Those of us who make it a habit to study their bank statements carefully every week know that the government levies 5 cents on each and every electronic transaction that you make. We mean every transaction.

For relatively high value transaction like a $10 purchase at a supermarket that seems like nothing. Paying 5 cents to the government every time you transfer $100 to your landlord’s account makes the 5 cents immaterial in the grand scheme of things.

Not so for microtransactions

Microtransactions are transactions that involve small amounts of money. Things like you buying fresh vegetables for 20 cents at the nearest fruits and veggies stall. Paying 50 cents for your Kombie fare. Buying a sandwich for lunch. In this cases 5 cents constitutes as much as 25% of the transaction.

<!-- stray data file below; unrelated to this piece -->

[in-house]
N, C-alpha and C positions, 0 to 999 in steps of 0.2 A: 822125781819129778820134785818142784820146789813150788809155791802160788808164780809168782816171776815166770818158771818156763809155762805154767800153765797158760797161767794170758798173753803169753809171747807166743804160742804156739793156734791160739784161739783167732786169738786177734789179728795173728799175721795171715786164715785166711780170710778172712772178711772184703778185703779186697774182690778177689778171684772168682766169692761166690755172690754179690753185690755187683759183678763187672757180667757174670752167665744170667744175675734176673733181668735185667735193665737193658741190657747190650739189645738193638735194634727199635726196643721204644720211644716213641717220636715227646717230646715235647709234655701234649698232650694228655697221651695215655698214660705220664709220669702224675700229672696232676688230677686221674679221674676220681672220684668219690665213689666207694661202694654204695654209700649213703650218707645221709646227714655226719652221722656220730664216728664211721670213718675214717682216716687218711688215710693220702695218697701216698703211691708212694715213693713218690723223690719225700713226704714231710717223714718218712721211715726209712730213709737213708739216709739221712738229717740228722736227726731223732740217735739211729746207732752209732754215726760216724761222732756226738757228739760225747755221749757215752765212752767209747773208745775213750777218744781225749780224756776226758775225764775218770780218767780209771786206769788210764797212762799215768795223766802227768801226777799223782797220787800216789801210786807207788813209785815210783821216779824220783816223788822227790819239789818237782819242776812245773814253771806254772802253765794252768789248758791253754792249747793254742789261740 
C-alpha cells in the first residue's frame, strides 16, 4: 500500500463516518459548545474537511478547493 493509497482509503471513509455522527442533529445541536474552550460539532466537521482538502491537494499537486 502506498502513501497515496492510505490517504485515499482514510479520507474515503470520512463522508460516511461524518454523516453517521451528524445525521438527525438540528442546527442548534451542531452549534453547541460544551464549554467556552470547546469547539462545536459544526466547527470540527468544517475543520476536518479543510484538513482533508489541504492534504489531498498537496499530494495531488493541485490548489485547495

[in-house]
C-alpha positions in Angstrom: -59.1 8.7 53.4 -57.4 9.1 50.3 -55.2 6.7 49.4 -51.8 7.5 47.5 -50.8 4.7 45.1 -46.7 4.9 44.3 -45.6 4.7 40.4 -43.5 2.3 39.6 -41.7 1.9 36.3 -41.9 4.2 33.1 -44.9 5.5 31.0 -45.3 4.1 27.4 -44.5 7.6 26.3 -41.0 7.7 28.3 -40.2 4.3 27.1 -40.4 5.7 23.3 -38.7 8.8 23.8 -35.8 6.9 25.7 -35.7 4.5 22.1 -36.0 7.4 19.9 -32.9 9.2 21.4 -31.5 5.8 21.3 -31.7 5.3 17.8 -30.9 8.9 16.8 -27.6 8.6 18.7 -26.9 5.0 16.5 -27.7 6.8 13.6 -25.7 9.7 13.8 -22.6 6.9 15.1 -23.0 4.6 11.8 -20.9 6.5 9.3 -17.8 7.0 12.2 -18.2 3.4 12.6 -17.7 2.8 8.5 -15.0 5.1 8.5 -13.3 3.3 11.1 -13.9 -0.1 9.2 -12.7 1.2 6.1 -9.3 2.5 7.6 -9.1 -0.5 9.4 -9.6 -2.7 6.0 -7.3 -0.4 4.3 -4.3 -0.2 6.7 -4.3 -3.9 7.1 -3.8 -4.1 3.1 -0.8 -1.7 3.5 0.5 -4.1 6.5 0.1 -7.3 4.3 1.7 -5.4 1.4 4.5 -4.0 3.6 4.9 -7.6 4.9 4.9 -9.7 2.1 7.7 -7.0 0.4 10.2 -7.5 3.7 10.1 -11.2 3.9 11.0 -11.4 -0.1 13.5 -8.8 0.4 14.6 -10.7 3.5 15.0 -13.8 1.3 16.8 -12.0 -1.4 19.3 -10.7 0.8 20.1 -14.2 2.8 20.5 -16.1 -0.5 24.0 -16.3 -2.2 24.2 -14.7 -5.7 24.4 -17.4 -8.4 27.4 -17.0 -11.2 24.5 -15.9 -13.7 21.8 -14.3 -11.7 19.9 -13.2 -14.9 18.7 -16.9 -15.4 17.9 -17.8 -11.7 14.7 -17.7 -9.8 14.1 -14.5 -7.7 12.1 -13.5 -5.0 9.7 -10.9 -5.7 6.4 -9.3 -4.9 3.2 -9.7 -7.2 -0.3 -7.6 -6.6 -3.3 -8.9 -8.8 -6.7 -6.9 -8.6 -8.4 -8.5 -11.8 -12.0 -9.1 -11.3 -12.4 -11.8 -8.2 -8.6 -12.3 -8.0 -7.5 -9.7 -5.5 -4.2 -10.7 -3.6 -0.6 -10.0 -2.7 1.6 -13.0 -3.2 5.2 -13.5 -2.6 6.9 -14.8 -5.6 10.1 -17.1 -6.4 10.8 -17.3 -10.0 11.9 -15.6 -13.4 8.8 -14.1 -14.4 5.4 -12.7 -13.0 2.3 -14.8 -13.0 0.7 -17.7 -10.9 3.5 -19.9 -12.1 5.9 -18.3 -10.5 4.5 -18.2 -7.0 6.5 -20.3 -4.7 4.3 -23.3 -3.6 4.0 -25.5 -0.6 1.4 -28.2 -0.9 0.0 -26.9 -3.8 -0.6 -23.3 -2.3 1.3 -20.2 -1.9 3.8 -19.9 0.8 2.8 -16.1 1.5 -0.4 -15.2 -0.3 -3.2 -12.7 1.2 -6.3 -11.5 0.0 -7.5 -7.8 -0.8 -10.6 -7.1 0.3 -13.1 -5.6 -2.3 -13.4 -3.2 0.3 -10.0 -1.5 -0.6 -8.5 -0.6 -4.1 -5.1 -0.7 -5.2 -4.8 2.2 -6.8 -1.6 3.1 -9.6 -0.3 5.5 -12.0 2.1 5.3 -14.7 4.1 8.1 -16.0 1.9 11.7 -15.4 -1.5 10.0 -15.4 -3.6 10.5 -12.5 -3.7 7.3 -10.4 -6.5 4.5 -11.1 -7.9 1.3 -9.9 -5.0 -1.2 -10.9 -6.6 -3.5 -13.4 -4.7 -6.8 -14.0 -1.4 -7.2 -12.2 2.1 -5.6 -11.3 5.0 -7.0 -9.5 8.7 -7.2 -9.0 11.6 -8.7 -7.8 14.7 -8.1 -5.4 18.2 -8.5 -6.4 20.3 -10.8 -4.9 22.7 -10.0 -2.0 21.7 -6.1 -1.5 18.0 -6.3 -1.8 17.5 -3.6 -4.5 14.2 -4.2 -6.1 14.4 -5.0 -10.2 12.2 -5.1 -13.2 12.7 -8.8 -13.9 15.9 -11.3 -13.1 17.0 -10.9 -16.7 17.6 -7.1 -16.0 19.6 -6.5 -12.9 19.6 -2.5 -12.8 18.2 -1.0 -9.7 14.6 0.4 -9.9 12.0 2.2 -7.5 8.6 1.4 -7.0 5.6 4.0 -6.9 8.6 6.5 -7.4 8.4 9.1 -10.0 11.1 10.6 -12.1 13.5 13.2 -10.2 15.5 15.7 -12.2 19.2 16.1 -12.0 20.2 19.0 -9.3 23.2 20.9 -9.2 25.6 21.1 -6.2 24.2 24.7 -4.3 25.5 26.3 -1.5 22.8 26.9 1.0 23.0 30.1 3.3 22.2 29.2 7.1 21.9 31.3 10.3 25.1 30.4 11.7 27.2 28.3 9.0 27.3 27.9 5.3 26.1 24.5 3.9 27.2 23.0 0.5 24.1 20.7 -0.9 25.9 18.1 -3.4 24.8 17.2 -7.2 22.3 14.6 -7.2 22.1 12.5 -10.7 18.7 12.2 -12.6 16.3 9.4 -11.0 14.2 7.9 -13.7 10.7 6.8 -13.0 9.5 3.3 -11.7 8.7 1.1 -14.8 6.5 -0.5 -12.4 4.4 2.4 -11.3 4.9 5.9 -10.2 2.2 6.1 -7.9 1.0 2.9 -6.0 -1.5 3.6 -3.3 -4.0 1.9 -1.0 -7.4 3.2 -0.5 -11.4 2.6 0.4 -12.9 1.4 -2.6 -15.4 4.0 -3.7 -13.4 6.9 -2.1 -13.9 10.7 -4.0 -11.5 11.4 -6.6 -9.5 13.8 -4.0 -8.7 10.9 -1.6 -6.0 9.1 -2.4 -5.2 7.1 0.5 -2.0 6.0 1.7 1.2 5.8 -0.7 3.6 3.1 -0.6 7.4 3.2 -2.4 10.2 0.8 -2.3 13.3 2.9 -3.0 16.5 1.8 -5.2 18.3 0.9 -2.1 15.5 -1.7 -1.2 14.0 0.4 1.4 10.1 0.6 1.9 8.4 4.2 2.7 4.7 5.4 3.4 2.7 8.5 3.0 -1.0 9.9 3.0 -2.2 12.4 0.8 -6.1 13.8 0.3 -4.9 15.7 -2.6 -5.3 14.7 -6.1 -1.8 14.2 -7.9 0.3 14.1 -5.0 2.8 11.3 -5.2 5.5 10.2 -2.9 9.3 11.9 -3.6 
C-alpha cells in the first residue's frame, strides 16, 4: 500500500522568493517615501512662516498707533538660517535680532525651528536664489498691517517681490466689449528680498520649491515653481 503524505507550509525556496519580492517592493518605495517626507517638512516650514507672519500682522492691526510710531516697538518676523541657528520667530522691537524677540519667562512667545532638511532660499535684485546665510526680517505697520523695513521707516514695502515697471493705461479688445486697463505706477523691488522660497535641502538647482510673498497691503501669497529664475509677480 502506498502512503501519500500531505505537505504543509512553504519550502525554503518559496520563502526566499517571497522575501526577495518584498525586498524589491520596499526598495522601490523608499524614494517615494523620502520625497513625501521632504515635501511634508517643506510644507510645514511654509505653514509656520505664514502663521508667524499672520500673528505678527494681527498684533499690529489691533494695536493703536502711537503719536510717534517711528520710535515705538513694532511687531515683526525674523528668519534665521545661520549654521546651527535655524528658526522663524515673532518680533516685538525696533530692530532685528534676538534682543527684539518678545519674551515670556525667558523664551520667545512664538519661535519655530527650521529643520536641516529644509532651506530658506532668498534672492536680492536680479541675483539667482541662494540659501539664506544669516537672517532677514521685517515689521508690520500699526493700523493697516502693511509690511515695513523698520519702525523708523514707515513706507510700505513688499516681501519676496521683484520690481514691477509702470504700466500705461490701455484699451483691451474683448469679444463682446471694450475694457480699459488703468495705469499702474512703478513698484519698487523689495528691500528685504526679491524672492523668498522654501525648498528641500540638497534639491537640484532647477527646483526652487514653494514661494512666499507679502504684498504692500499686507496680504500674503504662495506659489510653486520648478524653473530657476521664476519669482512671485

That might not seem like a lot but if you were to make say 100 $0.20 transactions you will end up paying $5 in taxes for a $20 puchase in transaction taxes. That’s a lot of tax.

Government heeds the call

During the launch of the Kwenga POS machines by Deputy Finance Minister Mukupe was quizzed about this tax and how it was going to defeat the Steward Bank initiative where they were going to offer all transactions under $1 for free.

A few hours later the Ministry announced that they had scrapped the tax for all transactions under $10. Now that is a big deal as it will further help with the cash crisis by making cash less and less relevant.